110 Cookson Lane | Whitefield, ME  04353 | 207-232-7600 |  tim@lackeysailing.com

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Summer Song | Wednesday, January 22, 2014

After a frustrating day lost to computer failure and subsequent recovery/setup, I was glad to get back to work--a day later and a couple dollars shorter than I'd have liked.

Anyway, to continue the steps leading up to the engine installation, I once more set up the shaft centerline string and placed the engine template, with mounting feet attached, on the new engine foundations, realigning it with the string.  As needed, I made small adjustments to the flexible mounts' heights to bring the template level, and the string as close to the centers of the two alignment holes as possible.



Once I was happy with the template position and flex mount heights, with everything as aligned as possible, I carefully traced around the mount bases to register them on the foundations beneath.



Next, I labeled each mount with its proper position on the engine, and used some tape to hold the lower adjustment nuts in place for now, to ensure that these adjustments would remain when I installed the engine.  After removing the mounts from the template, I replaced them on the foundations, aligned with the marks I made earlier, and traced out the fastener slots at each location.


I predrilled and tapped each hole for 3/8" fasteners, extending well into the thickness of the solid fiberglass foundations.


Before moving on with installing the engine itself, I turned to several ancillary installations that would be easier to complete first.  To begin, I installed a new length of fuel fill hose to replace the damaged one I'd removed earlier, securing it with new clamps at each end.  Where the hose turned at the aft end of the engine drip pan, I added a chafe gear made from a length of larger diameter hose.


While access was at its best, I installed the stuffing box.  There would be clear access for adjustment later, but for the moment it was wide open.

Earlier, I'd prepared a new platform for the exhaust system's new waterlift muffler; after cutting it to size, I'd epoxy-coated and painted it, and now I installed it on some existing wooden braces above the shaft log.  Then I installed the new fiberglass muffler (2" connectors) to the platform with screws and, while access was clear from all angles, installed a length of 2" corrugated hose between the muffler outlet and the transom, running a high loop beneath the poop deck before securing the hose to the new exhaust outlet in the counter.  (I'd come back later and secure the top of the loop to the underside of the deck.)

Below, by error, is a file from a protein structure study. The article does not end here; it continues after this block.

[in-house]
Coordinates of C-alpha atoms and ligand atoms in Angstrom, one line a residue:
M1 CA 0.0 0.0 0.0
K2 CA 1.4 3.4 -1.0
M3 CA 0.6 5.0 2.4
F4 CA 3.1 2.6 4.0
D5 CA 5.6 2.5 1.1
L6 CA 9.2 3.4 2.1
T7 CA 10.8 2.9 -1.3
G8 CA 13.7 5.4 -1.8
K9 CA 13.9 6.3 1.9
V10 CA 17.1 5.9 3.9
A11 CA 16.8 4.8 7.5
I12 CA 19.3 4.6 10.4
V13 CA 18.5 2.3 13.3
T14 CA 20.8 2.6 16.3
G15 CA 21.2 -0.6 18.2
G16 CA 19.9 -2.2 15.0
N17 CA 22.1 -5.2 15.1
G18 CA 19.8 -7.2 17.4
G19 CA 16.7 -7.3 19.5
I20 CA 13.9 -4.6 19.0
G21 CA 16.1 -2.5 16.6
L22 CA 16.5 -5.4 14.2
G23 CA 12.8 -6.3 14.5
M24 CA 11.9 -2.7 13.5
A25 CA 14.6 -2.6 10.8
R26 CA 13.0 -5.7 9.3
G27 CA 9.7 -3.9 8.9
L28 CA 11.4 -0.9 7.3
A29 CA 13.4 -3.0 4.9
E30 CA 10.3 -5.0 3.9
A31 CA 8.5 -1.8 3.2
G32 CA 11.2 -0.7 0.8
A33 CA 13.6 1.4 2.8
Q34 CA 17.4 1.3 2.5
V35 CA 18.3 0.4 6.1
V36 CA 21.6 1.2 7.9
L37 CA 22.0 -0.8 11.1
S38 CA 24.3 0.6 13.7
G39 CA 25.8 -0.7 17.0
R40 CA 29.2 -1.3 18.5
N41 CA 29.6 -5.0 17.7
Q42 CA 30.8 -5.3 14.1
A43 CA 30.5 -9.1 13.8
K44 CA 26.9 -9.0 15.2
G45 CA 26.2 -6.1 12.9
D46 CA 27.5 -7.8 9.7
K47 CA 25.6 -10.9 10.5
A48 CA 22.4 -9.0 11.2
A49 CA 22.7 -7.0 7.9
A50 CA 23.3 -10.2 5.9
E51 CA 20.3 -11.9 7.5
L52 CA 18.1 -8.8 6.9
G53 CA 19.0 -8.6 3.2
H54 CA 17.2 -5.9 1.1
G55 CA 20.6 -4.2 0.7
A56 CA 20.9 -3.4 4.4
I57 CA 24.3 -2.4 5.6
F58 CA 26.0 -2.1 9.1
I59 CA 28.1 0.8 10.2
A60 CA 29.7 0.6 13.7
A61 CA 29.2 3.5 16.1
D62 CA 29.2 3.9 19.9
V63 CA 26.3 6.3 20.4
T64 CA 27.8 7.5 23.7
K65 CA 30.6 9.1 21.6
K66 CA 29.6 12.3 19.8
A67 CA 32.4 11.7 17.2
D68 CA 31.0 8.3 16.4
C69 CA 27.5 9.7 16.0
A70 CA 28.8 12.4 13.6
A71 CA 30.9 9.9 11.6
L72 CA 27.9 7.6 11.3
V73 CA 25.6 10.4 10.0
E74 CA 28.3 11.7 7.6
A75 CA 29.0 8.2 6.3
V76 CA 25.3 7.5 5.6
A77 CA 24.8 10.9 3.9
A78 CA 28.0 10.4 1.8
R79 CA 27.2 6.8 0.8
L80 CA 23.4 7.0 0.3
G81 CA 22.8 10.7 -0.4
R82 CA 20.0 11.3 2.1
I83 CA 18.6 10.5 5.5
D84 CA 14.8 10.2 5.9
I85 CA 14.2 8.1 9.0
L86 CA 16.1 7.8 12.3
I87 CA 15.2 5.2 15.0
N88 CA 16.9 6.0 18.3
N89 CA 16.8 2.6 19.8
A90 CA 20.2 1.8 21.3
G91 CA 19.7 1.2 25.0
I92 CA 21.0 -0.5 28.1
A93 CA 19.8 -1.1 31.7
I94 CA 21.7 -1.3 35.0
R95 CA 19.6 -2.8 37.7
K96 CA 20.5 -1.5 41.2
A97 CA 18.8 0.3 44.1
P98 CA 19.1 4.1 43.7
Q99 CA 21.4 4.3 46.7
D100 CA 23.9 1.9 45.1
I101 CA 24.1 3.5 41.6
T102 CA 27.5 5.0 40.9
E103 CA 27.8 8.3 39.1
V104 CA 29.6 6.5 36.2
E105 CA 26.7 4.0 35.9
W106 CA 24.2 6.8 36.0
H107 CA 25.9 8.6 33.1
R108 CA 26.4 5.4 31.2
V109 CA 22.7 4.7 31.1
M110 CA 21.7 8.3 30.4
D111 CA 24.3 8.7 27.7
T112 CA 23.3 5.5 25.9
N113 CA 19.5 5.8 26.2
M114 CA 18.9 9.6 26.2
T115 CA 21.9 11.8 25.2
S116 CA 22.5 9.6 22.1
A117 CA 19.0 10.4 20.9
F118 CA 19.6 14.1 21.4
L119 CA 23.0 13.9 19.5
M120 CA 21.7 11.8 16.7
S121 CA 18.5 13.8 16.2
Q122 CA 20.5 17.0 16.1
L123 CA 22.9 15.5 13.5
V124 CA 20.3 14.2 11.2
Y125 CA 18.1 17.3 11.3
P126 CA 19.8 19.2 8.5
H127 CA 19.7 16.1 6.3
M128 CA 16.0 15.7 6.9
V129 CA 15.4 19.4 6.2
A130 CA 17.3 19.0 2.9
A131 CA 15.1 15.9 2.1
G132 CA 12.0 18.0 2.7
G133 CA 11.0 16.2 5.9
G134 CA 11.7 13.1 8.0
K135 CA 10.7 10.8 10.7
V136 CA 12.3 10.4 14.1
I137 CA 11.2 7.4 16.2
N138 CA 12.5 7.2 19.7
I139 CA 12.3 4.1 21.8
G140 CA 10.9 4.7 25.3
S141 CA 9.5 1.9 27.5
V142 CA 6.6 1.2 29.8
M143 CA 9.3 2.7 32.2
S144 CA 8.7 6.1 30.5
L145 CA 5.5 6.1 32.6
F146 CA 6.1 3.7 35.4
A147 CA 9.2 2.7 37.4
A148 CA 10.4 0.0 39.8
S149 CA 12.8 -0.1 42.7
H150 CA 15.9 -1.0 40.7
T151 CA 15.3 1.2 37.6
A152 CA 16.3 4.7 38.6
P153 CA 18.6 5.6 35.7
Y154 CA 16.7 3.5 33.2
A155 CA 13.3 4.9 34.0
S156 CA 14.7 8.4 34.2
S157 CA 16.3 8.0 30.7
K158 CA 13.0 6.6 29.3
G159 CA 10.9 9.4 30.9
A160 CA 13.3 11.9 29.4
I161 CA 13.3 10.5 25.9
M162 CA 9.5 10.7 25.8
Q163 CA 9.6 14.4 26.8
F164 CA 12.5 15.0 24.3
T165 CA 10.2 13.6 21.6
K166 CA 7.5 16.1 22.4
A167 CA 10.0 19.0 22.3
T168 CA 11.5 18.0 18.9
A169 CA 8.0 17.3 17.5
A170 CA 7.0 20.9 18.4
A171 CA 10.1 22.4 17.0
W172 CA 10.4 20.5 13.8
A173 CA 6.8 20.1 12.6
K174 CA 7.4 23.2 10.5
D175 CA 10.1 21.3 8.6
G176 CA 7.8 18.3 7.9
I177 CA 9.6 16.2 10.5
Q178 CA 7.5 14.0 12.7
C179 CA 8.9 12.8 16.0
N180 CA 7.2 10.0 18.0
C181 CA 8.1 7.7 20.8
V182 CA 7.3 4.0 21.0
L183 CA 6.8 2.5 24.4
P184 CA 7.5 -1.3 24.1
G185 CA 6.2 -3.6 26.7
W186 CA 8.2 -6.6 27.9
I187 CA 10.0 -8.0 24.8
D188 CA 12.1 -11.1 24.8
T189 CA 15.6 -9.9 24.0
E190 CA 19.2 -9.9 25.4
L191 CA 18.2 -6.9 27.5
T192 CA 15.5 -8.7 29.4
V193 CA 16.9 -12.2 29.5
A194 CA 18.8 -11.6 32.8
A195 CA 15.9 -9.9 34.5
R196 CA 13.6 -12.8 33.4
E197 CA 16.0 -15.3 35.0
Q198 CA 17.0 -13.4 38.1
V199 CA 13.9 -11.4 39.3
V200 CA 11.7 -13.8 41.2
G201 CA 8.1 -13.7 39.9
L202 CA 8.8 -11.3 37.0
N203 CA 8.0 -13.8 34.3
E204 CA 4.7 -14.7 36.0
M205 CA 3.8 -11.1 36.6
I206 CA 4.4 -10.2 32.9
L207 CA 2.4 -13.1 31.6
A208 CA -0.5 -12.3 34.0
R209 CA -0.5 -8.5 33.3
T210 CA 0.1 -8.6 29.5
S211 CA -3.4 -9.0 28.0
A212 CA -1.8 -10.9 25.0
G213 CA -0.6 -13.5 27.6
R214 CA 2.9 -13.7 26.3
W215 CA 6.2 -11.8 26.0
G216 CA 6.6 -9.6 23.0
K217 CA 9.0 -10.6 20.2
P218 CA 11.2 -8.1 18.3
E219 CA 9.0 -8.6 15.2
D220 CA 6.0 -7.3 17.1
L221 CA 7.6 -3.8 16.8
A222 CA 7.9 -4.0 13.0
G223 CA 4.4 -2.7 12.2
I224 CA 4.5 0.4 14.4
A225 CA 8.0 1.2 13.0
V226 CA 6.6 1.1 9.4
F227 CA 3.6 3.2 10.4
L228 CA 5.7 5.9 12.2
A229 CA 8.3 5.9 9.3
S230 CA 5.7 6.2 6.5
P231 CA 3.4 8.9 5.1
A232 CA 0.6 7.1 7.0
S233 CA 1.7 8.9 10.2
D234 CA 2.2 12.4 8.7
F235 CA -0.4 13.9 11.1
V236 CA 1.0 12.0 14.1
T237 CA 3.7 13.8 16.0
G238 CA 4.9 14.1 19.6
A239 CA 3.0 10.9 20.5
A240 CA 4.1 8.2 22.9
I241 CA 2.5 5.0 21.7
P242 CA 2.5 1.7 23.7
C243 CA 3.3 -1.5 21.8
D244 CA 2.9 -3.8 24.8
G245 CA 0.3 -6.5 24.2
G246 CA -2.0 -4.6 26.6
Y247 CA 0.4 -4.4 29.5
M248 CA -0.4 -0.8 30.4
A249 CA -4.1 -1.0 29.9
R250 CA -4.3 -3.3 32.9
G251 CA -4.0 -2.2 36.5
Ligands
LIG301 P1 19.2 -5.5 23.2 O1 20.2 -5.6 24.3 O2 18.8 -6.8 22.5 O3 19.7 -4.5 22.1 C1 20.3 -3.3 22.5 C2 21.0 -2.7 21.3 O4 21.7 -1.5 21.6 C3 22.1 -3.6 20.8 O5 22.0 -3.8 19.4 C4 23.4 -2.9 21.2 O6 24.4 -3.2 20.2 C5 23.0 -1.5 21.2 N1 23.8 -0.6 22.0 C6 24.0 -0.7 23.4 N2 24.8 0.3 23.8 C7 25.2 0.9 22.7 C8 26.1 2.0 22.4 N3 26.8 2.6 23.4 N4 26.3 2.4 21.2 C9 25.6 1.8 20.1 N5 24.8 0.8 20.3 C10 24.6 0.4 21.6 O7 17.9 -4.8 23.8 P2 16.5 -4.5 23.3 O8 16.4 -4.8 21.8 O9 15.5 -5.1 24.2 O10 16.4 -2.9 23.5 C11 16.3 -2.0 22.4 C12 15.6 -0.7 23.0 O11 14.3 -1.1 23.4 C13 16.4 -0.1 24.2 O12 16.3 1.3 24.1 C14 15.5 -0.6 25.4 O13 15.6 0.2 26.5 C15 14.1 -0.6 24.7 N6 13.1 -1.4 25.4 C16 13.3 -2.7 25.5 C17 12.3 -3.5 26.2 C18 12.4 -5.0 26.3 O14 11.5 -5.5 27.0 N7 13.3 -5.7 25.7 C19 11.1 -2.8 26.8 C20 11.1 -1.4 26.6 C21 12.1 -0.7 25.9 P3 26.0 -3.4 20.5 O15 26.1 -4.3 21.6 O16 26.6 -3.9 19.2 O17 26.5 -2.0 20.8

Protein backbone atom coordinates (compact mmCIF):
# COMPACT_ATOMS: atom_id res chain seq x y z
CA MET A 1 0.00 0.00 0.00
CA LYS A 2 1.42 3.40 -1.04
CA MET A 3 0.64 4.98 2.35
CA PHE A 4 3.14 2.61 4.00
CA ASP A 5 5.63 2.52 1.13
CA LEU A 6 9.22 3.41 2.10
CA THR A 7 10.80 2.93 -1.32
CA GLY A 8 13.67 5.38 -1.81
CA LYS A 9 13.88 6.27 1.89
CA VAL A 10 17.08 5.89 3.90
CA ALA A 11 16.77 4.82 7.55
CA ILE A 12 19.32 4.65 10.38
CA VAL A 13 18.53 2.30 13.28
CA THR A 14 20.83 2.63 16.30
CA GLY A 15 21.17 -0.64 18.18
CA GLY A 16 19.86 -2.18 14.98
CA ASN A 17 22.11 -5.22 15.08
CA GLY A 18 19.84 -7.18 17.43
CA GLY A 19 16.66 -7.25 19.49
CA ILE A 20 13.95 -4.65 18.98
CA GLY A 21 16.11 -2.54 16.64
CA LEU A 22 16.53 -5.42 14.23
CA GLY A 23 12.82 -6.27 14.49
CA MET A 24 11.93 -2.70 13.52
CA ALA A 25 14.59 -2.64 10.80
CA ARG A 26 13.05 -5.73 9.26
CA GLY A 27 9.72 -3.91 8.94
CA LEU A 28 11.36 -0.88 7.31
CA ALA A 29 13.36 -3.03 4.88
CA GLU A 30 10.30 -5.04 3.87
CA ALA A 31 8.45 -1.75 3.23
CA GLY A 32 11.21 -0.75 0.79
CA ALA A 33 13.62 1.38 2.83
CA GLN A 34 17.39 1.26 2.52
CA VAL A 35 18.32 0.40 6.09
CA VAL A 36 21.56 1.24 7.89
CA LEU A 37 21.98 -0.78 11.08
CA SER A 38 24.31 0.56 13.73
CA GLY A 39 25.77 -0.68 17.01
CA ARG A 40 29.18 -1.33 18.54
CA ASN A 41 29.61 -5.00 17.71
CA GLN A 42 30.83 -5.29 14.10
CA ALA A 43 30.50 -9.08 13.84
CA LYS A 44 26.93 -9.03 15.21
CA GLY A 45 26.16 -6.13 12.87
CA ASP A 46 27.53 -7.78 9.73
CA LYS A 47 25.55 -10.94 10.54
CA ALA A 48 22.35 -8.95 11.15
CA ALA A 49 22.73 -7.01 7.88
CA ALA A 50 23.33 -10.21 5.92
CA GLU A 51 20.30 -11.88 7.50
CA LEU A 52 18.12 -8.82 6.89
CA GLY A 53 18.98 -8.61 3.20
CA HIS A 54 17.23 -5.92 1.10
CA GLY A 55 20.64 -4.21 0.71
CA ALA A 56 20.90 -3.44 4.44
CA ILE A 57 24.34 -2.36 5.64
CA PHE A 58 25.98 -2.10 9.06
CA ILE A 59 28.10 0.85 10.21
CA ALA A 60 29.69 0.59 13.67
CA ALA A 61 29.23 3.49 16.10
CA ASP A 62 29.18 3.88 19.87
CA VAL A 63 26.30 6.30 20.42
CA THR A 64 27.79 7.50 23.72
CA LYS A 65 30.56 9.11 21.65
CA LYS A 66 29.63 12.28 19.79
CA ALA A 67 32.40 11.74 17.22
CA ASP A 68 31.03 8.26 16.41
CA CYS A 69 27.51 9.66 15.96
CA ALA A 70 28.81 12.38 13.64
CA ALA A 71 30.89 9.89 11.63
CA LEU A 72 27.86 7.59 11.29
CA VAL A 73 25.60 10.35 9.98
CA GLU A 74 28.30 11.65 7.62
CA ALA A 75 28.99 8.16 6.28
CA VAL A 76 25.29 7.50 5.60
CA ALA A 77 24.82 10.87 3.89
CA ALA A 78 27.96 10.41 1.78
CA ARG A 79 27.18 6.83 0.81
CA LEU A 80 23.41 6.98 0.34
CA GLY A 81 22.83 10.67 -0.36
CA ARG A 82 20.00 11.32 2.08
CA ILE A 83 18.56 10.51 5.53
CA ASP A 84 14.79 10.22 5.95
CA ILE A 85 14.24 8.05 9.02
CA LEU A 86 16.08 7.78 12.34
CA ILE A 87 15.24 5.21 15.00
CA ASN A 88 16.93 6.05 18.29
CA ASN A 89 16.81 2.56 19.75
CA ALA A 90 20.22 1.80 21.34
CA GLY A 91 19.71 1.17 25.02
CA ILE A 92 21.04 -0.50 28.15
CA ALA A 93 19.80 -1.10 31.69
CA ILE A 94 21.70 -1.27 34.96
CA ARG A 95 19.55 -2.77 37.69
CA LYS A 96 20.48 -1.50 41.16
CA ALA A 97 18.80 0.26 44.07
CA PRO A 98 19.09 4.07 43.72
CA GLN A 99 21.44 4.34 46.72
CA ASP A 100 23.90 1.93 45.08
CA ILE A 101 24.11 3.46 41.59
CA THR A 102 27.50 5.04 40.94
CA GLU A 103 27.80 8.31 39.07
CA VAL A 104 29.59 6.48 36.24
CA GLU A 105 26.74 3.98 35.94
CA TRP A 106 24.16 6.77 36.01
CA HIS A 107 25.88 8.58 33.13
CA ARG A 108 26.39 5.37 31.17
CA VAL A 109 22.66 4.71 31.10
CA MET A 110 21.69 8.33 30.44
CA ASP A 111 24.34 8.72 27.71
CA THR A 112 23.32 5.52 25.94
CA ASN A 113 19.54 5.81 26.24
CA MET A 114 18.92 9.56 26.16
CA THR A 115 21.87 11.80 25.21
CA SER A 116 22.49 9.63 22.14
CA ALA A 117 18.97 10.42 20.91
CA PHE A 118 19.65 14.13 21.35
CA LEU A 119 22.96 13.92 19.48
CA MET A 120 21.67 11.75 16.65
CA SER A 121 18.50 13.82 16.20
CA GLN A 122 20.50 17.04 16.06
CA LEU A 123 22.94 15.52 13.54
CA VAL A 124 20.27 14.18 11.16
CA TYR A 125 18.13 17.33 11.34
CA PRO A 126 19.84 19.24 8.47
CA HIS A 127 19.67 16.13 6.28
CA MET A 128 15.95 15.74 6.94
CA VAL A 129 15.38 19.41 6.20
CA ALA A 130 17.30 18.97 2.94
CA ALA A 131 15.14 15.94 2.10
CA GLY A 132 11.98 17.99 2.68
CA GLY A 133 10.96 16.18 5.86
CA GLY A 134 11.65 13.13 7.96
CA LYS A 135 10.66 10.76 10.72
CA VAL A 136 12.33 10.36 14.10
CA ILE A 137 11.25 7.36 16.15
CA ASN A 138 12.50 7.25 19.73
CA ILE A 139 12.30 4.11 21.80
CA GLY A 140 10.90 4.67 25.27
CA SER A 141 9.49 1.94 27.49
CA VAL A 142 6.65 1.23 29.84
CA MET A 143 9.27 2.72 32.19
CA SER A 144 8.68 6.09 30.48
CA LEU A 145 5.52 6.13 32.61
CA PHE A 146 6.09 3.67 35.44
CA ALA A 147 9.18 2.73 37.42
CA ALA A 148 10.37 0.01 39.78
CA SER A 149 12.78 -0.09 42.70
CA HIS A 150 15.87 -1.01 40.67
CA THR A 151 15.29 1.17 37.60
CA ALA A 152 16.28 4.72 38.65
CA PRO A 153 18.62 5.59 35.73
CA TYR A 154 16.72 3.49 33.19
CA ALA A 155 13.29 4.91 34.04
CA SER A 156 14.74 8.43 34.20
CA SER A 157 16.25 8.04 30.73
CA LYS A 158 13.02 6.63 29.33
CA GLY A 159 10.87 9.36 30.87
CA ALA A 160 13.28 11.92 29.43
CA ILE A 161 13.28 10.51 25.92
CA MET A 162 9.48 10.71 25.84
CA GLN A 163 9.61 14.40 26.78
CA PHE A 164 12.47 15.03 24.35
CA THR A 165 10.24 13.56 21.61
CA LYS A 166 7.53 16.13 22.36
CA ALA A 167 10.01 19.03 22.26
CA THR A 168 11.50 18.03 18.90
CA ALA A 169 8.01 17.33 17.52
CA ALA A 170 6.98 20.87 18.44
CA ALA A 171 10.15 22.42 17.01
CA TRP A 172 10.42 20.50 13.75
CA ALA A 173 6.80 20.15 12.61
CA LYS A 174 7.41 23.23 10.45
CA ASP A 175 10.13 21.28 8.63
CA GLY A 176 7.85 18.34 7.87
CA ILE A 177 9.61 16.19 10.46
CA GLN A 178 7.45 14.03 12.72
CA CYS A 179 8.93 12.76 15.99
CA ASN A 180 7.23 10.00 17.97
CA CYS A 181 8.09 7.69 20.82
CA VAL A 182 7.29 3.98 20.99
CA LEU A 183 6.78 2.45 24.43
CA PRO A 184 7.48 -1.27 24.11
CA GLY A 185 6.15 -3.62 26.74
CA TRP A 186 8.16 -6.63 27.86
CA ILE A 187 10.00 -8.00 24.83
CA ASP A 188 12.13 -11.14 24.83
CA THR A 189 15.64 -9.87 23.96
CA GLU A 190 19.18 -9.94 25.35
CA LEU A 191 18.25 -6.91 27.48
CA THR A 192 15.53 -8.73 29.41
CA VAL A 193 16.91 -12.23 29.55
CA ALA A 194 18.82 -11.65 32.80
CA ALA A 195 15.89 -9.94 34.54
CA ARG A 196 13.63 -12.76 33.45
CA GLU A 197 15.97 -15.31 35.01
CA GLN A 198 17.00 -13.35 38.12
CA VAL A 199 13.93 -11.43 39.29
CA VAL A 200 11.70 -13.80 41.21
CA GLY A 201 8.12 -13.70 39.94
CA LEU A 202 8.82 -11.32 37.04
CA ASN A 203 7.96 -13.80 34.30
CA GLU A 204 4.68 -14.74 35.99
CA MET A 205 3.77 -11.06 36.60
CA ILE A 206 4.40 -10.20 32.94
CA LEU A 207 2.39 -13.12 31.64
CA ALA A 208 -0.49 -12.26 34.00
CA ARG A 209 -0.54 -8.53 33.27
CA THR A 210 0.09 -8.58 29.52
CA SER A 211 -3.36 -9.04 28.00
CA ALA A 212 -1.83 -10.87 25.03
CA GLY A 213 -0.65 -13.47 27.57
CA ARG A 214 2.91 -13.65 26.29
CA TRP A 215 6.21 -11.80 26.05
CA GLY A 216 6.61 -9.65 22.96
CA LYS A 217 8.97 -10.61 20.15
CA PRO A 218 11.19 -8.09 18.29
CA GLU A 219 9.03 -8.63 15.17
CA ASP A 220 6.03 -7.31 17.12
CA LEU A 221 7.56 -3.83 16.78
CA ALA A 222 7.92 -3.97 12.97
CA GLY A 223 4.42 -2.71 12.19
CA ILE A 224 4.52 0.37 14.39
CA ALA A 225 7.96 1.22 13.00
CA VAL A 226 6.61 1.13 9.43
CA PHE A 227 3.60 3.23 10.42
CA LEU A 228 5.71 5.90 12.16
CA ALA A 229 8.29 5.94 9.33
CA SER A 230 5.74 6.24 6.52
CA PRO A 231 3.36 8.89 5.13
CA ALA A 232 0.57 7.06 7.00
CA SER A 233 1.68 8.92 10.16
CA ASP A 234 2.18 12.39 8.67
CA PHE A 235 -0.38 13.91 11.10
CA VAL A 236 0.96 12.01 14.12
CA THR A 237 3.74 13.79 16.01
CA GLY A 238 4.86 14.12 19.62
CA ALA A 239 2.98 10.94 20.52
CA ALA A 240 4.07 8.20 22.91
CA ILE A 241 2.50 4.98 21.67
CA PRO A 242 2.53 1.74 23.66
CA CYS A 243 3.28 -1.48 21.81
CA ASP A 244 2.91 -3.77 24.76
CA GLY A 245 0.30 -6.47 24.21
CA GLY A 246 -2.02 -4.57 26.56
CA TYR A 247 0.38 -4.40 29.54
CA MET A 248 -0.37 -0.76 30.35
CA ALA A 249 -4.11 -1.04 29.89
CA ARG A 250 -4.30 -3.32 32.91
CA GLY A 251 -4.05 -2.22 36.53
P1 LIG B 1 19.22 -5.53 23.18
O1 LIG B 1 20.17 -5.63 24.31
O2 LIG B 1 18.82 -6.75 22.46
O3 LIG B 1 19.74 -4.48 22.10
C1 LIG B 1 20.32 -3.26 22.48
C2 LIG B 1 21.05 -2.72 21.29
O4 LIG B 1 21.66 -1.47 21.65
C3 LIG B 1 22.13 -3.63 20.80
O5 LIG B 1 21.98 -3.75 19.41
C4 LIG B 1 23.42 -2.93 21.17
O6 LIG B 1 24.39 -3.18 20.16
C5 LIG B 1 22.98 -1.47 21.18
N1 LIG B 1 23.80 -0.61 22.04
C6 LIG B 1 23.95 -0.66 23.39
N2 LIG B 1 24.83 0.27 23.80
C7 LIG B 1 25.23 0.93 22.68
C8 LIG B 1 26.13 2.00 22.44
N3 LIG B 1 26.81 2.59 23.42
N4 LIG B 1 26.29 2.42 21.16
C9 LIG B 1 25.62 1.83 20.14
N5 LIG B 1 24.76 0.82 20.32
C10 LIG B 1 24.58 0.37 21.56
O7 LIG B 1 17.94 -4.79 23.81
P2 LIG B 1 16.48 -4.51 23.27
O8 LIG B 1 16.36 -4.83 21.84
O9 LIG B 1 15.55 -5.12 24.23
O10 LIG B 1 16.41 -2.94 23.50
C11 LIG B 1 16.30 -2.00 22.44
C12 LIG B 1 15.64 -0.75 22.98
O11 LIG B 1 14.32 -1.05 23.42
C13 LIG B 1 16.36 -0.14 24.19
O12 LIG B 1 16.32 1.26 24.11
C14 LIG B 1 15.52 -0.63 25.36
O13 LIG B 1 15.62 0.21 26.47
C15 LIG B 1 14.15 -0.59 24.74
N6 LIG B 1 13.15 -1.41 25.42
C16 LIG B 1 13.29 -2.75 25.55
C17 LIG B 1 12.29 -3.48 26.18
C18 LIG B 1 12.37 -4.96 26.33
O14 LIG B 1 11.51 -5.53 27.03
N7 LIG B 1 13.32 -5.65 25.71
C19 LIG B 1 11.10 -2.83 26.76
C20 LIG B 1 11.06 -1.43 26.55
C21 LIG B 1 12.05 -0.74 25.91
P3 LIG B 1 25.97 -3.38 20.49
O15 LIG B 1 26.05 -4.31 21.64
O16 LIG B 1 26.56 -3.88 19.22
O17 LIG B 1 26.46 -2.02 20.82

I rerouted some existing wires in the engine room, sheathing them in split loom and resecuring them out of the way as much as possible given the amount of wire available.


On the engine, I took a few steps to make installation and maintenance easier.  First, I loosened the fasteners to which I'd later install the positive and negative battery cables; these locations were much easier to access now, and it made sense to break free the fasteners and have them hand-tight for the final connections once the engine was in the boat. I also marked fastener sizes right on the engine for future reference.

I replaced the fussy little slotted screw fasteners on the control cable clamps with new stainless fasteners with a socket head, which would be much easier to work with later.  These cable clamps are fussy enough without the need for shallow-slotted screw heads to worry about.  I left the fasteners hand-tight for ease of use later.


The cover plate for the raw water pump impeller featured six small screws to secure it.  While I noticed that Beta had used a better screw type on this engine than on ones I'd installed in the past (slotted screws with a hex head instead of standard pan-head slotted screws), I still chose to replace these screws with knurled stainless steel fasteners for easy access to the impeller in the future.


I unbolted the engine from its shipping crate and hoisted it into the boat, where I installed the four flexible mounts, using temporary nuts above to secure them hand-tight.  The "real" top nuts were nylon locking nuts, and for ease of adjustment during engine alignment I chose to leave those off till all was said and done.  Then, I lowered the engine into the engine room and set it in place on the marks I'd made earlier, and threaded 3/8" bolts into all the fastener holes to secure it before removing the hoist.





Peering through the stern tube from outside, the center of the transmission coupling was right where it should have been.  The stuffing box hose, new and stiff, was allowing the packing box to veer slightly off center to port (left in this photo), accounting for the slight visual misalignment seen here.

Before putting the crane to bed, I used it to install the old engine in the Beta's shipping crate.


Finally, to round out the day I located and installed the raw water strainer on the port side of the engine room, where it was easily accessible and convenient to the through hull and engine connection.  I installed new pipe-hose connectors on the strainer.


On the opposite side of the engine room, I installed a new Racor turbine fuel filter, with plenty of good access for servicing and hose connections.


Total Time Billed on This Job Today:  
8 Hours

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